In December, Texas Attorney General Ken Paxton filed a controversial lawsuit against the states of Georgia, Michigan, Pennsylvania, and Wisconsin, asking the U.S. Supreme Court to rule their votes unconstitutional.
The matter was widely discussed in the media, and even some GOP members thought it was not Texas’s place to question the way elections are run in other states. Others suggested it was merely a publicity stunt made by Paxton to get a presidential pardon from Trump.
The lawsuit was quickly dismissed by the Supreme Court, and even President Trump’s Attorney General Bill Barr said that the Department of Justice didn’t find any evidence of widespread voter fraud.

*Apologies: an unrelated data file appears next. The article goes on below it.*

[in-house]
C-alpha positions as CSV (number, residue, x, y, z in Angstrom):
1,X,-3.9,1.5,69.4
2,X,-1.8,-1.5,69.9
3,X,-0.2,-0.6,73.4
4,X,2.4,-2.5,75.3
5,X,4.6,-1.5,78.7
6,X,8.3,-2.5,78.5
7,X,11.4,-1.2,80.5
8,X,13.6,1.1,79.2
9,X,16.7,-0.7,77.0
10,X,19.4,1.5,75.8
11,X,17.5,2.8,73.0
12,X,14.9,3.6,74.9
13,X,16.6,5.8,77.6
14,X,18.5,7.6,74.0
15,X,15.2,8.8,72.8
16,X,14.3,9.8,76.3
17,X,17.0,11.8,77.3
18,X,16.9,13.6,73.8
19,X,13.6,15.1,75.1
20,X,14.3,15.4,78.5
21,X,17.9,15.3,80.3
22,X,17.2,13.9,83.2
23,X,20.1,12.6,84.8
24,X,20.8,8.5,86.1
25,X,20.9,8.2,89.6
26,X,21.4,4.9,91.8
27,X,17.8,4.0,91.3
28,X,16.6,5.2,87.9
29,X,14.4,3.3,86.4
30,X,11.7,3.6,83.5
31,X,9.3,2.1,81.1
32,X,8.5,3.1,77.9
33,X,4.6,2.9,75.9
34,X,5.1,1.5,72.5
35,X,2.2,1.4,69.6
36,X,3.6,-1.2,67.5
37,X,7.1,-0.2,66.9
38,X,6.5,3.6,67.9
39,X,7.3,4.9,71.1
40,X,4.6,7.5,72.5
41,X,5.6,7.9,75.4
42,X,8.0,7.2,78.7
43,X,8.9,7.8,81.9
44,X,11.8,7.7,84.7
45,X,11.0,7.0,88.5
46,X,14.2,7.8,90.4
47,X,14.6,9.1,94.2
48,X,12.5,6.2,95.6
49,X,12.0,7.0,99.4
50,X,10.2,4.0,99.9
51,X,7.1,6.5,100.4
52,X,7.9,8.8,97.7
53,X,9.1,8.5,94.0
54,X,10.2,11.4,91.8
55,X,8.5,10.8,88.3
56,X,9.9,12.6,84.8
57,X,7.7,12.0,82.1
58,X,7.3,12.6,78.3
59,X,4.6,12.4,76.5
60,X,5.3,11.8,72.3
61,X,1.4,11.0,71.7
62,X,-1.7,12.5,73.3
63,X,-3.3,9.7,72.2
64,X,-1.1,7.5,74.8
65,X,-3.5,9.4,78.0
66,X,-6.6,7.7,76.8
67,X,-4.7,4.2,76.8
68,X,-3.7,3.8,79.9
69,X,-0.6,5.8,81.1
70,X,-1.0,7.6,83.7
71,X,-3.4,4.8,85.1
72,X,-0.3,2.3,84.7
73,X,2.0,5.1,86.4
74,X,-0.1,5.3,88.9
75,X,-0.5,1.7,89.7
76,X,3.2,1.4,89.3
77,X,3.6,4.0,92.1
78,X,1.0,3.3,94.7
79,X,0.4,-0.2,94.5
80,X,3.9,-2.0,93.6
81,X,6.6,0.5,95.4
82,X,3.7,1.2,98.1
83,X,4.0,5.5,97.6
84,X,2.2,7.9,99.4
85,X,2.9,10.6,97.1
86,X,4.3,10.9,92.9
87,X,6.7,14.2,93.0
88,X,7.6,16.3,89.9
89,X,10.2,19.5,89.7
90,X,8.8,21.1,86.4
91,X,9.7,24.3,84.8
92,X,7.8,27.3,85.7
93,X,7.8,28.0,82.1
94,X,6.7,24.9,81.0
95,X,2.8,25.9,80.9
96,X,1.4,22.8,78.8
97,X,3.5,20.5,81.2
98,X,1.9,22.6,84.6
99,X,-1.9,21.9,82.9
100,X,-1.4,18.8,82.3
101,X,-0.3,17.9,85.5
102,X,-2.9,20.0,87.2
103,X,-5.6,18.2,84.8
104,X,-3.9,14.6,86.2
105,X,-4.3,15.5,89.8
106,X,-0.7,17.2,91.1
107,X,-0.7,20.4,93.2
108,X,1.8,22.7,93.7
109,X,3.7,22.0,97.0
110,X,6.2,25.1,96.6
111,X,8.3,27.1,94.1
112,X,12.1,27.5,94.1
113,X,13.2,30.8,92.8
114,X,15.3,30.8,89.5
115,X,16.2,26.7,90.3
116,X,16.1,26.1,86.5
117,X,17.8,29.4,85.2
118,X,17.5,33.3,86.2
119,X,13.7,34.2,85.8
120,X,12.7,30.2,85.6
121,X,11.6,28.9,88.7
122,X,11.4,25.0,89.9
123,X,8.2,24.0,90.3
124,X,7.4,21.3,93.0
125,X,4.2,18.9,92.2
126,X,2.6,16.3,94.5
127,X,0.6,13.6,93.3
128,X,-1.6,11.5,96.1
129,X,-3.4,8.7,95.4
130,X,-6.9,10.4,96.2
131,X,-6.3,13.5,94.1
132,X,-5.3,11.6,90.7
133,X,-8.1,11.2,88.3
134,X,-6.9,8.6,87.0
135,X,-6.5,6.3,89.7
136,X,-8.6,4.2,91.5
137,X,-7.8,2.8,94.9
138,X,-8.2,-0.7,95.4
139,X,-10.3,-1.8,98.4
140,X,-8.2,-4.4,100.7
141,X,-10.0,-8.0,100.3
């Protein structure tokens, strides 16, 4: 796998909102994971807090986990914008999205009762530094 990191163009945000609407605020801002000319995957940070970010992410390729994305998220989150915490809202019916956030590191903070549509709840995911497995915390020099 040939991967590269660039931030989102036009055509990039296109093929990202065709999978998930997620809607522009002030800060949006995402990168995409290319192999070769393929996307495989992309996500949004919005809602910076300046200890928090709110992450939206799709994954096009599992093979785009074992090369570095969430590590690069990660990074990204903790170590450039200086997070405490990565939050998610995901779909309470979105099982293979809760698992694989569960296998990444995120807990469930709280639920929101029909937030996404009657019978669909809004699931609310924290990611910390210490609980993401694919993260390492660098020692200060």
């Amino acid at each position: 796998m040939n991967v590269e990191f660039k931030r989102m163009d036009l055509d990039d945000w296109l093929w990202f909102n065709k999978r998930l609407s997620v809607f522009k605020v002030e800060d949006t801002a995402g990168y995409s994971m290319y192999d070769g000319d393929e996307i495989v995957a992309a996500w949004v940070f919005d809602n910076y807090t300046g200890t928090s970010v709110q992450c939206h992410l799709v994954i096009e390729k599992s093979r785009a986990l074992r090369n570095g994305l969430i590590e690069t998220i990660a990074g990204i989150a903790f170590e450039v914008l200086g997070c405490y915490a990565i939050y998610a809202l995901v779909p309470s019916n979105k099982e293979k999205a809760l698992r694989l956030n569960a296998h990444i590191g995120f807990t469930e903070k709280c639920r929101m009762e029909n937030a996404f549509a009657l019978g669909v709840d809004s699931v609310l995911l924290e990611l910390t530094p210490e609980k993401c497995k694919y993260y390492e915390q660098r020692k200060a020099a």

A new report by the New York Times is now shedding some light on the matter. The investigation found that the lawsuit was actually drafted by a team of lawyers close to Trump’s campaign, not the AG’s office. Paxton was the only attorney general in the country willing to file the document to the supreme court.
Due to his current legal situation, Paxton wasn’t Trump’s first choice to lead the lawsuit. The report notes that a “particularly intense” appeal was also made to Louisiana Attorney General Jeffrey M. Landry, but he declined to lead the legal battle, giving Trump’s team no other choice but to go with Paxton.
It’s worth mentioning that Paxton participated in the “Save America” rally for Trump in Washington D.C. hours before the U.S. Capitol riots on Jan. 6. He did not receive a presidential pardon from Trump.